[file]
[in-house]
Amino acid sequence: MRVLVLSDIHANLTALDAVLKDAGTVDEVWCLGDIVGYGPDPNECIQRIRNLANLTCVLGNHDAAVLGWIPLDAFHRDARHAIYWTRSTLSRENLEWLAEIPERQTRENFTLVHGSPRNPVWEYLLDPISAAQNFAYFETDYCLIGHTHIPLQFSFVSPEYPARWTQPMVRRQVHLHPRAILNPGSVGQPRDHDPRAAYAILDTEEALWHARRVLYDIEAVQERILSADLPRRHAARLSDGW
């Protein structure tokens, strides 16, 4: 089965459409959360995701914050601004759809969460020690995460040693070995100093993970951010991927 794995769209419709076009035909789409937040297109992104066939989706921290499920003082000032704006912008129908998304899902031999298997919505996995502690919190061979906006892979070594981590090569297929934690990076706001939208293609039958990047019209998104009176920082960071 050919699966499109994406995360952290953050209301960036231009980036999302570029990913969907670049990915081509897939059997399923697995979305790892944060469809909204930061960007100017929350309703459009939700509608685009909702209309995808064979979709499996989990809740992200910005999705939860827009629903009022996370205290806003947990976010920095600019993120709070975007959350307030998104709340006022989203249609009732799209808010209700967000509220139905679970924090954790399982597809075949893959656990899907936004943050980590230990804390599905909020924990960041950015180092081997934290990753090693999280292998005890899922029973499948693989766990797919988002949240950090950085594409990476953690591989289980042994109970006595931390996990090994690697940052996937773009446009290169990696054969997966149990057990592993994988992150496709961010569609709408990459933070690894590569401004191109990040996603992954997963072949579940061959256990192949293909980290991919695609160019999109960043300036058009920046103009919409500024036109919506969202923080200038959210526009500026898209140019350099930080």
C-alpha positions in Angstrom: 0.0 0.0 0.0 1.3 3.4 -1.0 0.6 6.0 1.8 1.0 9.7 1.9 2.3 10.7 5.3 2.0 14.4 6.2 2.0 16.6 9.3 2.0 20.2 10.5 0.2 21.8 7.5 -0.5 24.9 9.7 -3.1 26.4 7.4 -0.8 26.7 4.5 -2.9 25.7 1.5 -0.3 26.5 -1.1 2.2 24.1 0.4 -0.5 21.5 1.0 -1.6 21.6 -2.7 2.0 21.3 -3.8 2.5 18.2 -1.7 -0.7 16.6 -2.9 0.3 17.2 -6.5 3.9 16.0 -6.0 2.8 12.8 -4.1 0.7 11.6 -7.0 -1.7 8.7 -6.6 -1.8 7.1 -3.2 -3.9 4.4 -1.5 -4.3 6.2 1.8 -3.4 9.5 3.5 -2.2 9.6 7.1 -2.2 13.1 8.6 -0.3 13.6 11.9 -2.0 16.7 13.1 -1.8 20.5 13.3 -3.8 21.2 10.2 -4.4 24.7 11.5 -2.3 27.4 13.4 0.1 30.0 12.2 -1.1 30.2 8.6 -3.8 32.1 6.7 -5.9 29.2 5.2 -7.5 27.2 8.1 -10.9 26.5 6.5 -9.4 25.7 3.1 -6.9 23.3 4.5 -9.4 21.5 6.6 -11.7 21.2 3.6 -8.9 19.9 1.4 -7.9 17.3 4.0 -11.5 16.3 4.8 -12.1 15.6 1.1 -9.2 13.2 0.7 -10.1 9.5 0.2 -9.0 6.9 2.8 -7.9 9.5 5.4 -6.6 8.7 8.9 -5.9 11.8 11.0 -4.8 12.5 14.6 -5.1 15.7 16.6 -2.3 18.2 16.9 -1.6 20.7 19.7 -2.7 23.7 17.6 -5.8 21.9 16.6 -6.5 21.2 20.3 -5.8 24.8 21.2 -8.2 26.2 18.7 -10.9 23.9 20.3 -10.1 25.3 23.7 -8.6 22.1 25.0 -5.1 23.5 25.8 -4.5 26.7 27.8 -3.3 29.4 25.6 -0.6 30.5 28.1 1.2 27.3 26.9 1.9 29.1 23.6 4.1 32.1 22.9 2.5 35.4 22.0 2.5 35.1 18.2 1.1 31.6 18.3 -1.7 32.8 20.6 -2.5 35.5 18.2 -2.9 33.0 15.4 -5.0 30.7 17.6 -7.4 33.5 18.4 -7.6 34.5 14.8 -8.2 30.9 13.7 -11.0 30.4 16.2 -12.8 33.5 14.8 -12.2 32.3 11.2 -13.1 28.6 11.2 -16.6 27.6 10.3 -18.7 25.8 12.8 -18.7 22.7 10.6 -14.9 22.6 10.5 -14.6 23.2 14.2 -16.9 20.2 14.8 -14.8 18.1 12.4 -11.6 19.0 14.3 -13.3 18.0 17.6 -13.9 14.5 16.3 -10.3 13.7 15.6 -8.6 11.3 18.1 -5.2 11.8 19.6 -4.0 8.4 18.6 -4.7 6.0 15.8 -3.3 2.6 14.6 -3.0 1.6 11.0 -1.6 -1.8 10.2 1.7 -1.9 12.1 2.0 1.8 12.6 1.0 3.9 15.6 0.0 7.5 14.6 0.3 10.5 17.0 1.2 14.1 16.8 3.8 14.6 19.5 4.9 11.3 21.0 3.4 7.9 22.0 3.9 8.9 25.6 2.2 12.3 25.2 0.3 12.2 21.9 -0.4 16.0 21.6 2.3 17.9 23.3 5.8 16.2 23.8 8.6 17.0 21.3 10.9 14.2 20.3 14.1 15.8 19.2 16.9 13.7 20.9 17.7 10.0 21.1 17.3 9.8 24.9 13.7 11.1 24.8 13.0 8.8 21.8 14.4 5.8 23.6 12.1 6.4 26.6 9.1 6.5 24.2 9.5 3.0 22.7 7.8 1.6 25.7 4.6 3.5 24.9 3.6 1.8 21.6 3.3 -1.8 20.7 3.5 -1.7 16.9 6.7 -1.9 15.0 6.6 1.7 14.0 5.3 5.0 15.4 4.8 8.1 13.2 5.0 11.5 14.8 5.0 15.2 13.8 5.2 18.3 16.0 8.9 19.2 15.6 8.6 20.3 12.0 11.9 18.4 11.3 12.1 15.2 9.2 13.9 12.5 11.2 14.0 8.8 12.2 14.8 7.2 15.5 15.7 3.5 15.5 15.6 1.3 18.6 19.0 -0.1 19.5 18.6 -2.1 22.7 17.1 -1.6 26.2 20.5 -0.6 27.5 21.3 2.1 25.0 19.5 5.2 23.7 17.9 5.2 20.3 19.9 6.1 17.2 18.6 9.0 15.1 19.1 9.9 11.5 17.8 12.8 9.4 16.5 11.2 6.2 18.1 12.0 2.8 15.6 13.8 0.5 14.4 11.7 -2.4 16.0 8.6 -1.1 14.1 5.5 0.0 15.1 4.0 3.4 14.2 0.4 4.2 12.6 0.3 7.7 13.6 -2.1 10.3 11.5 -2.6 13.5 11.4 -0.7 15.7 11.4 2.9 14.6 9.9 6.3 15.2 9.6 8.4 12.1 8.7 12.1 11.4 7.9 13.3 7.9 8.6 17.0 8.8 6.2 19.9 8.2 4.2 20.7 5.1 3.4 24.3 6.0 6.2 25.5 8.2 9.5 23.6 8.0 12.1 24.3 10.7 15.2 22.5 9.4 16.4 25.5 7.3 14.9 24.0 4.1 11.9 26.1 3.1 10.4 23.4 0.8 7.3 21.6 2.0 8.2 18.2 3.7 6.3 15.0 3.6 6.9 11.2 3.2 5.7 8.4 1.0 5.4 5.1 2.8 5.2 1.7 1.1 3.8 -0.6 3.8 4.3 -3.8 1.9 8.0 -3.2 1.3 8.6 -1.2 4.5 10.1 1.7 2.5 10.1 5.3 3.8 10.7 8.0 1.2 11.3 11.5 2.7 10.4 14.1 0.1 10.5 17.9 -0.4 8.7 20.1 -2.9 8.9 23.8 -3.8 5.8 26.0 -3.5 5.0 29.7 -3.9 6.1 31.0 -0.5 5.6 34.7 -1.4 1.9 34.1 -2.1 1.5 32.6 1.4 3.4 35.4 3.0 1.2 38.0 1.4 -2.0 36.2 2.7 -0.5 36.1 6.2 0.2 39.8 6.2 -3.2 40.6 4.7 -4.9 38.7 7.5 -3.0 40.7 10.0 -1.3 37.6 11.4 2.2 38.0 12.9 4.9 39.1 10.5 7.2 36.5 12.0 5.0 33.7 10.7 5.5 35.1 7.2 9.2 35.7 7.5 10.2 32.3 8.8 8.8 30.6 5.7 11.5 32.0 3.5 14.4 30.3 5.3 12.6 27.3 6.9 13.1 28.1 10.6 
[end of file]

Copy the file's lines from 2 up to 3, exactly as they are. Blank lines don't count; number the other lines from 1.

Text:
Amino acid sequence: MRVLVLSDIHANLTALDAVLKDAGTVDEVWCLGDIVGYGPDPNECIQRIRNLANLTCVLGNHDAAVLGWIPLDAFHRDARHAIYWTRSTLSRENLEWLAEIPERQTRENFTLVHGSPRNPVWEYLLDPISAAQNFAYFETDYCLIGHTHIPLQFSFVSPEYPARWTQPMVRRQVHLHPRAILNPGSVGQPRDHDPRAAYAILDTEEALWHARRVLYDIEAVQERILSADLPRRHAARLSDGW
């Protein structure tokens, strides 16, 4: 089965459409959360995701914050601004759809969460020690995460040693070995100093993970951010991927 794995769209419709076009035909789409937040297109992104066939989706921290499920003082000032704006912008129908998304899902031999298997919505996995502690919190061979906006892979070594981590090569297929934690990076706001939208293609039958990047019209998104009176920082960071 050919699966499109994406995360952290953050209301960036231009980036999302570029990913969907670049990915081509897939059997399923697995979305790892944060469809909204930061960007100017929350309703459009939700509608685009909702209309995808064979979709499996989990809740992200910005999705939860827009629903009022996370205290806003947990976010920095600019993120709070975007959350307030998104709340006022989203249609009732799209808010209700967000509220139905679970924090954790399982597809075949893959656990899907936004943050980590230990804390599905909020924990960041950015180092081997934290990753090693999280292998005890899922029973499948693989766990797919988002949240950090950085594409990476953690591989289980042994109970006595931390996990090994690697940052996937773009446009290169990696054969997966149990057990592993994988992150496709961010569609709408990459933070690894590569401004191109990040996603992954997963072949579940061959256990192949293909980290991919695609160019999109960043300036058009920046103009919409500024036109919506969202923080200038959210526009500026898209140019350099930080």